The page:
What Do You Tell Him?

Meet Tyler.

Tyler’s dad found out he was homosexual and disowned him, denied that he ever existed, and threw him out of the house after beating him unconscious. Tyler is 14.

When he is on the street picking through dumpsters looking for something, anything, to eat, he thinks of all the times he heard his parents tell him that they would love him no matter what.

He recalls when he lay curled in his father’s lap while his daddy read to him. He remembers that he would drift off to sleep in his arms only to awaken the next morning tucked safely in bed. He thinks that this memory, which has suddenly left him trembling and near tears again, is only three years old. Just three years, when he was eleven, and didn’t really understand all the names and rage his father would throw at him later.

He wonders what his mom is doing now, why she never stepped forward and said, “Enough!” Why she never did anything on that night but cinch the curtain a little tighter when he turned and looked back at what used to be his home. Did she hate him too?

He has seen other gay kids out here, rummaging in the same places. They’ve told him where he can get food, for a price.

But he isn’t that desperate, yet. He just wants to be loved, not fondled.

They offer him things; pills and pipes and small needles that they say will take all the pain away. They say that these things will make him feel less like a lesser being. Less like he’s drowning in this city’s air, less like an unloved faggot.

He seen bible thumpers come around too, promising safety and food, and love. But that was what his dad said when they were sweating in the pews talking about mercy and the love of Jesus and how this damned country is going to hell.

He doesn’t think he can face all that again, so he turns away; still hungry, still aching, still wanting desperately to be loved.

When winter comes he is cold. He’d never realized how cold it got in the south and wonders how the homeless in the northern cities can make it. But the cold matches the grey wind he feels inside; that vast emptiness that he never felt before he was kicked out, and it makes him want to sleep.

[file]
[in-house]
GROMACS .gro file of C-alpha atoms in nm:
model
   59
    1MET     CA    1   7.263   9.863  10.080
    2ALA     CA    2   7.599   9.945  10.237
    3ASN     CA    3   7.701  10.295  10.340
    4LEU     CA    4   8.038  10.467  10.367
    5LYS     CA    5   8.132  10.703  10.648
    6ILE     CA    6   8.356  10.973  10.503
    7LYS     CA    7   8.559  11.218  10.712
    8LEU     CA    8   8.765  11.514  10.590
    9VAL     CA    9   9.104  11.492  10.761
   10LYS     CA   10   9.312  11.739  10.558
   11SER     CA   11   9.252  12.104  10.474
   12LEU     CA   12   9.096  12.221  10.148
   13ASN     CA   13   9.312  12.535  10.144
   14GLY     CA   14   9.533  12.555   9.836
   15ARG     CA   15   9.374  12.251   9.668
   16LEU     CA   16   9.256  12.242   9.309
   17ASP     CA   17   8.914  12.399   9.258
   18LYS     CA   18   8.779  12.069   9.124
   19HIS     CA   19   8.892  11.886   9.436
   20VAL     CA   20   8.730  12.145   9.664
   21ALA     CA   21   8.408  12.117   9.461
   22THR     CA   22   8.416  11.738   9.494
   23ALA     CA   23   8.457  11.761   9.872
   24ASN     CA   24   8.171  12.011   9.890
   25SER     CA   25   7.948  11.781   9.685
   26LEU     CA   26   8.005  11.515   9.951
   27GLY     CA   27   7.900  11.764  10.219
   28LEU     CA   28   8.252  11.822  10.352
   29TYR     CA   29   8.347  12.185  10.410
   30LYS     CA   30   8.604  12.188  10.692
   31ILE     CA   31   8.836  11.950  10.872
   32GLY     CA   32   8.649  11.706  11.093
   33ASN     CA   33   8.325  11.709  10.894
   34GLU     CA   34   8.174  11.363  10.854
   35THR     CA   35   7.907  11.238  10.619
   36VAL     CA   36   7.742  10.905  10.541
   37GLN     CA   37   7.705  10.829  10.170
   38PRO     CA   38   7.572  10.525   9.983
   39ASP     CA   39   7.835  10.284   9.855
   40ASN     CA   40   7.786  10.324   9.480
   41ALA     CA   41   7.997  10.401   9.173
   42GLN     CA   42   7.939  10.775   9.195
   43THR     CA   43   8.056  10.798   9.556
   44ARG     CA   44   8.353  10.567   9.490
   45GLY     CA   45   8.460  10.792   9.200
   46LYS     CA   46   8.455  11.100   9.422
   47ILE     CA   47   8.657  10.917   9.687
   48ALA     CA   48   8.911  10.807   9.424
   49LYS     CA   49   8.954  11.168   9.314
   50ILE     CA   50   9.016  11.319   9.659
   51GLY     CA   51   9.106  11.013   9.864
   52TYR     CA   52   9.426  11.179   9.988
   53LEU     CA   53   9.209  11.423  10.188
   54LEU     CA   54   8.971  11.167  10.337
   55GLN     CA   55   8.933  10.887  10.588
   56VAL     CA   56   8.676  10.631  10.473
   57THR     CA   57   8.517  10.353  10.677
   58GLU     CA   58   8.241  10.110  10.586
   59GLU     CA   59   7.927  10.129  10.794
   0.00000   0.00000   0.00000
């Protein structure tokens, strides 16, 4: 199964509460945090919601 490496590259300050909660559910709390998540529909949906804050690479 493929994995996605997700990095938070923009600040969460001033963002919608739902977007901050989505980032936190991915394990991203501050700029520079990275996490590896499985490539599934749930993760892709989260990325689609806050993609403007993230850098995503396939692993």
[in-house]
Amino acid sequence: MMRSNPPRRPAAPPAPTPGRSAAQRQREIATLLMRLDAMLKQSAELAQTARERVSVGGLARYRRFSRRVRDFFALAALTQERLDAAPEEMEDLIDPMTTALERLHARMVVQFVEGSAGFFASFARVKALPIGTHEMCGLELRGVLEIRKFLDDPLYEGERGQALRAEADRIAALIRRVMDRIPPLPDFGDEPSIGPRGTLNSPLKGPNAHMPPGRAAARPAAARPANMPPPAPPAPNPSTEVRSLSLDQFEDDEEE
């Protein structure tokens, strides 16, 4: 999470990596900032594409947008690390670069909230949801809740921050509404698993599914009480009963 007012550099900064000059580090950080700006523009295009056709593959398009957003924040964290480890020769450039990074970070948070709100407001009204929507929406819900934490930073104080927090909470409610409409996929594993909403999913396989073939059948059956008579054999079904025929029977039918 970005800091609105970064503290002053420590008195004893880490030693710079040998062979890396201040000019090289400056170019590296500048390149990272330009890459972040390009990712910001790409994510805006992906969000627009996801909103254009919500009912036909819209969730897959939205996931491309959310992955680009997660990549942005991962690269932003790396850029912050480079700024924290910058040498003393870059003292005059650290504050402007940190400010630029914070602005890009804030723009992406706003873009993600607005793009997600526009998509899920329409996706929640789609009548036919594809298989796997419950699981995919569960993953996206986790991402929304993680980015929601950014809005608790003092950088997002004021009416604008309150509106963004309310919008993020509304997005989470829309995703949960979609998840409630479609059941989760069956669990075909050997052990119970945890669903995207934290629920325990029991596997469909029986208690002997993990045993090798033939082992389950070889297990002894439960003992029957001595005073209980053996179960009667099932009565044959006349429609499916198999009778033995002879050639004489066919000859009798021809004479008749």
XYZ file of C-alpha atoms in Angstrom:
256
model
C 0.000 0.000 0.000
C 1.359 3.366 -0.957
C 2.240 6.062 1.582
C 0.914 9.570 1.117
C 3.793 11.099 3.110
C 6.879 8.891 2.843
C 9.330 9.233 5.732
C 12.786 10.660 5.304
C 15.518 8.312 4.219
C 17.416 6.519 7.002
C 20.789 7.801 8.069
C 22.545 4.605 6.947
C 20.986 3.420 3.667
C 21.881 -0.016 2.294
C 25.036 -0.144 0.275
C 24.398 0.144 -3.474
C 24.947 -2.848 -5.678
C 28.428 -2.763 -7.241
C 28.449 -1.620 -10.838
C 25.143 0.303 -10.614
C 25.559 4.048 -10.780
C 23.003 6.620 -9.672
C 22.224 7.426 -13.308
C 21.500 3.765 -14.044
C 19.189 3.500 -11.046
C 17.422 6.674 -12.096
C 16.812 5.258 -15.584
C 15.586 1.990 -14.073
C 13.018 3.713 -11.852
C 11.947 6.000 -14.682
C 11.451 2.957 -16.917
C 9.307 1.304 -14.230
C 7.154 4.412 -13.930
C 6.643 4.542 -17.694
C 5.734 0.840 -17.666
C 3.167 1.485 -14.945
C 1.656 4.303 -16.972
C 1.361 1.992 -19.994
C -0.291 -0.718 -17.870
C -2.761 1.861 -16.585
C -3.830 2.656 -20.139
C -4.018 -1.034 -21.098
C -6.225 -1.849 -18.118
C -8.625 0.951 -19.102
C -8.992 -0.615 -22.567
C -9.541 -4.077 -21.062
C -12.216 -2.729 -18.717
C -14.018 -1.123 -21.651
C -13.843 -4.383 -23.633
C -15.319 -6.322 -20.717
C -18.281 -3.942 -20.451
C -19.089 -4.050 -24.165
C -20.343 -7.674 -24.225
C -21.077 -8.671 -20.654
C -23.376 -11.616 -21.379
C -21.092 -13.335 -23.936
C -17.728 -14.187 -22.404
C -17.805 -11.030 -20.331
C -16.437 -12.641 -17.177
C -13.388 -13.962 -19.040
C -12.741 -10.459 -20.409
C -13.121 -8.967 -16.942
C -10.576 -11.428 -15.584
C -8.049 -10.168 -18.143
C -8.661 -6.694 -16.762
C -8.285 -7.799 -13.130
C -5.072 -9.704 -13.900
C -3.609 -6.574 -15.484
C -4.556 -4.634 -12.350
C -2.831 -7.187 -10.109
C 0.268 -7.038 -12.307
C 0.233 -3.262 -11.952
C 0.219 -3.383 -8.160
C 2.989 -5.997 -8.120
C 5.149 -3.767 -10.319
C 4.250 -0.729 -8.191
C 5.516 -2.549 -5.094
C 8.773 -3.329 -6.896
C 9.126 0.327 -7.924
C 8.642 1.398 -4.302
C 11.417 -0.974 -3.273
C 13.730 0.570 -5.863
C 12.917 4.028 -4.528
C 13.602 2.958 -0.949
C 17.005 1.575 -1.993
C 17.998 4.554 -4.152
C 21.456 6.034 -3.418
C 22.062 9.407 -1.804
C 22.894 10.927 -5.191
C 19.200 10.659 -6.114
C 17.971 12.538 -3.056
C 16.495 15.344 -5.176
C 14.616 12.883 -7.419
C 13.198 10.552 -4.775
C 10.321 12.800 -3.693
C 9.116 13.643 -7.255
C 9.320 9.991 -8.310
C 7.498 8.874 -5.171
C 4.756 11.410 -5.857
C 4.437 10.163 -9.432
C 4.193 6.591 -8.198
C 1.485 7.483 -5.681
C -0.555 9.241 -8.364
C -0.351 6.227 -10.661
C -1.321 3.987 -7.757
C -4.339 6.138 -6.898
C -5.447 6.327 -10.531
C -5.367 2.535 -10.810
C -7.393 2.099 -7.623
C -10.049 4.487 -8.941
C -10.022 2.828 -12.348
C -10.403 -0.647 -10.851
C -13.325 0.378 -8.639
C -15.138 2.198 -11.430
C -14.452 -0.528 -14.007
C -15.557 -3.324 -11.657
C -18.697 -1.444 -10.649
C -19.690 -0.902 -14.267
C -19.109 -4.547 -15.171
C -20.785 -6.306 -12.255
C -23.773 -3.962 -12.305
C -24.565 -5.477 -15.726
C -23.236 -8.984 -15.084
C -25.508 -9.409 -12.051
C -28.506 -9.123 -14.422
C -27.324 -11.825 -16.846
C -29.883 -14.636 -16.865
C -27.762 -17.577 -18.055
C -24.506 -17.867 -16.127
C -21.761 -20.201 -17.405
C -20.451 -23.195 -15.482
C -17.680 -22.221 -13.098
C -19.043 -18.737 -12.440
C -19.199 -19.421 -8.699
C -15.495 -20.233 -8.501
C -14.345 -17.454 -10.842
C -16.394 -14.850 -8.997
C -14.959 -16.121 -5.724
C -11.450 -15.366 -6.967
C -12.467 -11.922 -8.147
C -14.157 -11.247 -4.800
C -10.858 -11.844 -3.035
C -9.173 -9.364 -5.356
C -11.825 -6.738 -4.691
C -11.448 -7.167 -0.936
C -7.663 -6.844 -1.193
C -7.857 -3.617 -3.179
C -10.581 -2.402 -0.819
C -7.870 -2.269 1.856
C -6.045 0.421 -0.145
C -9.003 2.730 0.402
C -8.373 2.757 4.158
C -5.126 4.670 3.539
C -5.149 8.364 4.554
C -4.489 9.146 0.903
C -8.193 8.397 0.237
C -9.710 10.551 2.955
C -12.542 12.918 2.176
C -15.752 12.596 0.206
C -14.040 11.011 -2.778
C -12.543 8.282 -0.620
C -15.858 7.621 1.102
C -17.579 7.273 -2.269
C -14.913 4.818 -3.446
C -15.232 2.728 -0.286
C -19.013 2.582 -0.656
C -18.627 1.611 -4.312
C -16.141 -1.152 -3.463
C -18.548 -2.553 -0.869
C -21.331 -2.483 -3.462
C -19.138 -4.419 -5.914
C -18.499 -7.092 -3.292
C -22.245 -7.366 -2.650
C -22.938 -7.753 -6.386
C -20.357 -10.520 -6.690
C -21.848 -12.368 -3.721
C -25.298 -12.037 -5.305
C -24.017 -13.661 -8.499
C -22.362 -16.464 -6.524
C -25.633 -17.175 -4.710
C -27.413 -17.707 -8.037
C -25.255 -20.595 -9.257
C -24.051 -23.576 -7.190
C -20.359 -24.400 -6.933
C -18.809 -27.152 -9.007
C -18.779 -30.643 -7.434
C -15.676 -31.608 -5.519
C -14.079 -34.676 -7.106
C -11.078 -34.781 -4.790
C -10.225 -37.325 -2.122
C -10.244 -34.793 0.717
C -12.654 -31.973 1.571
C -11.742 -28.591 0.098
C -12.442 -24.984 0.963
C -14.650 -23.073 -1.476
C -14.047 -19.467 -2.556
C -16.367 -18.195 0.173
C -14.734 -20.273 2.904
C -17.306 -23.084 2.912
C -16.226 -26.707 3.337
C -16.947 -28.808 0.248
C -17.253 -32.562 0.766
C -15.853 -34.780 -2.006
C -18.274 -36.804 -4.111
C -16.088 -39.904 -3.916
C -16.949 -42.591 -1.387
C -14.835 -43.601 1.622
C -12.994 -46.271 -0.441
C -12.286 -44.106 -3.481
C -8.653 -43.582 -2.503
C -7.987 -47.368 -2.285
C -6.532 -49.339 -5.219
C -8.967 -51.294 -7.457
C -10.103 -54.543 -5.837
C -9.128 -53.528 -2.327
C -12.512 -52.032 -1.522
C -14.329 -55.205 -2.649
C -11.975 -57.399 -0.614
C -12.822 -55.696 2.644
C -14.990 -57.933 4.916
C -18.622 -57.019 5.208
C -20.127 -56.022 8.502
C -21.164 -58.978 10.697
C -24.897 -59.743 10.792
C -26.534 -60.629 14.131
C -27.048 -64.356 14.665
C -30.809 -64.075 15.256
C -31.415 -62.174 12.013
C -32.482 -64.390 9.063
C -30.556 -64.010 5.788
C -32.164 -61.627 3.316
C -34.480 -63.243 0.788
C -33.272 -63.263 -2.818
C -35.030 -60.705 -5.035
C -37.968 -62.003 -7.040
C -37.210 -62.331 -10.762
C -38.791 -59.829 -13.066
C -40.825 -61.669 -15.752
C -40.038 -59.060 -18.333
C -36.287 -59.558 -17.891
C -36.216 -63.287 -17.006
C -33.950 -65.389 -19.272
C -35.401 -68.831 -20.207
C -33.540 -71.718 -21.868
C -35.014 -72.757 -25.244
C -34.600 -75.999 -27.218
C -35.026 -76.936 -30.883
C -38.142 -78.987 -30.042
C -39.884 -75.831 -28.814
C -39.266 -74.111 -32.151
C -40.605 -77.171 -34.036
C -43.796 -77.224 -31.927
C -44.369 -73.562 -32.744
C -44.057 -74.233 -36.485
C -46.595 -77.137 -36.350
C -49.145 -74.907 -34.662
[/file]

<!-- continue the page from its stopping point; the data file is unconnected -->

That’s all he really wants right in this moment is sleep. He is used to the hunger, the pawing of old hands and the grunts as he does what he needs to do in order to survive. He is used to all that and he thinks he has now grown used to the cold too because sleep just keeps pressing up against his brain, against his heart. Just a peaceful sleep where he can dream away the being the lesser of a lesser being….

 

When you pick Tyler’s lifeless body from the street, and note the smudged bruises around his face; when his hand slips back onto the pavement as you pull him into your embrace and there is no one there but you and your tears, what then? How do you now tell this boy that he had value, that he was loved, that someone cared?

Do you tell him that God never loved him? Do you tell him that those people who hid behind the splinters in the cross had really good intentions which never quite materialized into actual compassion? Do you tell him that you’re fucking sorry? That you had more important things to do, that you saw him once on your way to grab a latte but turned away because you were embarrassed? Do you break down wailing as you pull him in tighter and beg him, and those like him, for forgiveness because… well, because you have  a hard time facing things that are…. hard?

What do you tell him when you’re finally standing alone above a marker that no one but you will ever visit? What do you say to people who ask where you’ve been and the only answer that fumbles from your mouth is that you went to visit ‘Tyler.’

You say this because it’s the name you gave him, and because you don’t know, and never will know, what his smile looked like when his birth name was called.

Honestly, what do you tell him?

 


To help combat LGBT Youth homelessness

Visit my LGBT Youth Organizations page OR you can make an immediate donation to the Atlanta Sister’s Saint Lost & Found a front line  nonprofit organization working to get lgbt kids in Atlanta off the streets, or GLBTAYS a non profit working in rural Alabama with LGBT youth.

 

This essay was previously published on Chick & Dicks a NSFW community of Readers and Writers dedicated to making a change.

  • It breaks my heart to know this is something that goes on far too often. Thank you for reminding us that the kids we see on the street are often victims of abuse by their homophobic families.

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  • Julie Montgomery

    This is a story I have heard a few times, especially how young boys become prey on the streets. You write it as if you know it inside and out. Thank you for making it real.

  • Oh Brandon. Such sweet words to honor those that have fallen; the casualties of society’s misconceptions. Lovely.

  • guinevere rowell

    This was heartbreaking to read. Thank you for posting it.